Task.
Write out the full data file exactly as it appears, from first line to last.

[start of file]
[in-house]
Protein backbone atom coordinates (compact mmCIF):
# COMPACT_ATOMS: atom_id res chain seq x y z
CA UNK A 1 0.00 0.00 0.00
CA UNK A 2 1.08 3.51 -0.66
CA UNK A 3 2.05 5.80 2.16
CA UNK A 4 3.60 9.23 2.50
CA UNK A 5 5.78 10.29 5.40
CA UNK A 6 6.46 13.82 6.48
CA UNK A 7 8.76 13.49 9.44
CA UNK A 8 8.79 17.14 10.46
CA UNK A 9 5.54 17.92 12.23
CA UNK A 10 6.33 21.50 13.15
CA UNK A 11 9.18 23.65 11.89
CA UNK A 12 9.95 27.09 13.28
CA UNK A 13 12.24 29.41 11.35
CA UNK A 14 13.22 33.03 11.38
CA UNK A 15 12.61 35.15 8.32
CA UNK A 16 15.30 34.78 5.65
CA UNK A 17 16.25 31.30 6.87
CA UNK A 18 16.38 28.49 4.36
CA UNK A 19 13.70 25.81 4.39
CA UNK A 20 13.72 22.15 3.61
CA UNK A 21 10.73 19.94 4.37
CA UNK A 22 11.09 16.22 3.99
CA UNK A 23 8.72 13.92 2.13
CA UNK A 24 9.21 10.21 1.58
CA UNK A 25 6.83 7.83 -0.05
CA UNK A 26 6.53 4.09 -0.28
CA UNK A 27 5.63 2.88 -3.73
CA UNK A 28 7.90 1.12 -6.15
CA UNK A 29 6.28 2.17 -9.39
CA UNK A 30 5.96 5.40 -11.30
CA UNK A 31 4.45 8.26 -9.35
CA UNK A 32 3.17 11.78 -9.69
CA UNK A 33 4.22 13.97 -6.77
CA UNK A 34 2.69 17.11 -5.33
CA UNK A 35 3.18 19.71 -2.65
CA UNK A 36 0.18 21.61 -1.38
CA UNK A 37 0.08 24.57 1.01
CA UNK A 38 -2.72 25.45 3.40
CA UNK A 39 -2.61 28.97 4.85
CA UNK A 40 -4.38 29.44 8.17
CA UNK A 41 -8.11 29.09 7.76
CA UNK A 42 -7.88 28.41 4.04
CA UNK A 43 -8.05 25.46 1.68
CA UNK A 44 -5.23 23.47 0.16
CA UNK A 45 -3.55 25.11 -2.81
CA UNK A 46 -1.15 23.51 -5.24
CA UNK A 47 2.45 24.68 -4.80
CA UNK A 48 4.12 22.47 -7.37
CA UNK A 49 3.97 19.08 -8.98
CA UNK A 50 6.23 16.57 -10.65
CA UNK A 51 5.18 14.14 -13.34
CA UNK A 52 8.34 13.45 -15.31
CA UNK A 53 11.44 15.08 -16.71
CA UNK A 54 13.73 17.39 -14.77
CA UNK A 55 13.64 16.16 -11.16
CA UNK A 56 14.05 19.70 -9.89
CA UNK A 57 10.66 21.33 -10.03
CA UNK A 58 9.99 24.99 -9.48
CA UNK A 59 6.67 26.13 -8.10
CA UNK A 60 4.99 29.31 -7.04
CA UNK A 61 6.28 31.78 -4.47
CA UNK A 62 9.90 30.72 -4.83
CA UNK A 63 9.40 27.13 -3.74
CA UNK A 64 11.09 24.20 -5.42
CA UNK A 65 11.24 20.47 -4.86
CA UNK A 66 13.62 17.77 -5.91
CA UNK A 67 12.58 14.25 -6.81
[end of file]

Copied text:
[in-house]
Protein backbone atom coordinates (compact mmCIF):
# COMPACT_ATOMS: atom_id res chain seq x y z
CA UNK A 1 0.00 0.00 0.00
CA UNK A 2 1.08 3.51 -0.66
CA UNK A 3 2.05 5.80 2.16
CA UNK A 4 3.60 9.23 2.50
CA UNK A 5 5.78 10.29 5.40
CA UNK A 6 6.46 13.82 6.48
CA UNK A 7 8.76 13.49 9.44
CA UNK A 8 8.79 17.14 10.46
CA UNK A 9 5.54 17.92 12.23
CA UNK A 10 6.33 21.50 13.15
CA UNK A 11 9.18 23.65 11.89
CA UNK A 12 9.95 27.09 13.28
CA UNK A 13 12.24 29.41 11.35
CA UNK A 14 13.22 33.03 11.38
CA UNK A 15 12.61 35.15 8.32
CA UNK A 16 15.30 34.78 5.65
CA UNK A 17 16.25 31.30 6.87
CA UNK A 18 16.38 28.49 4.36
CA UNK A 19 13.70 25.81 4.39
CA UNK A 20 13.72 22.15 3.61
CA UNK A 21 10.73 19.94 4.37
CA UNK A 22 11.09 16.22 3.99
CA UNK A 23 8.72 13.92 2.13
CA UNK A 24 9.21 10.21 1.58
CA UNK A 25 6.83 7.83 -0.05
CA UNK A 26 6.53 4.09 -0.28
CA UNK A 27 5.63 2.88 -3.73
CA UNK A 28 7.90 1.12 -6.15
CA UNK A 29 6.28 2.17 -9.39
CA UNK A 30 5.96 5.40 -11.30
CA UNK A 31 4.45 8.26 -9.35
CA UNK A 32 3.17 11.78 -9.69
CA UNK A 33 4.22 13.97 -6.77
CA UNK A 34 2.69 17.11 -5.33
CA UNK A 35 3.18 19.71 -2.65
CA UNK A 36 0.18 21.61 -1.38
CA UNK A 37 0.08 24.57 1.01
CA UNK A 38 -2.72 25.45 3.40
CA UNK A 39 -2.61 28.97 4.85
CA UNK A 40 -4.38 29.44 8.17
CA UNK A 41 -8.11 29.09 7.76
CA UNK A 42 -7.88 28.41 4.04
CA UNK A 43 -8.05 25.46 1.68
CA UNK A 44 -5.23 23.47 0.16
CA UNK A 45 -3.55 25.11 -2.81
CA UNK A 46 -1.15 23.51 -5.24
CA UNK A 47 2.45 24.68 -4.80
CA UNK A 48 4.12 22.47 -7.37
CA UNK A 49 3.97 19.08 -8.98
CA UNK A 50 6.23 16.57 -10.65
CA UNK A 51 5.18 14.14 -13.34
CA UNK A 52 8.34 13.45 -15.31
CA UNK A 53 11.44 15.08 -16.71
CA UNK A 54 13.73 17.39 -14.77
CA UNK A 55 13.64 16.16 -11.16
CA UNK A 56 14.05 19.70 -9.89
CA UNK A 57 10.66 21.33 -10.03
CA UNK A 58 9.99 24.99 -9.48
CA UNK A 59 6.67 26.13 -8.10
CA UNK A 60 4.99 29.31 -7.04
CA UNK A 61 6.28 31.78 -4.47
CA UNK A 62 9.90 30.72 -4.83
CA UNK A 63 9.40 27.13 -3.74
CA UNK A 64 11.09 24.20 -5.42
CA UNK A 65 11.24 20.47 -4.86
CA UNK A 66 13.62 17.77 -5.91
CA UNK A 67 12.58 14.25 -6.81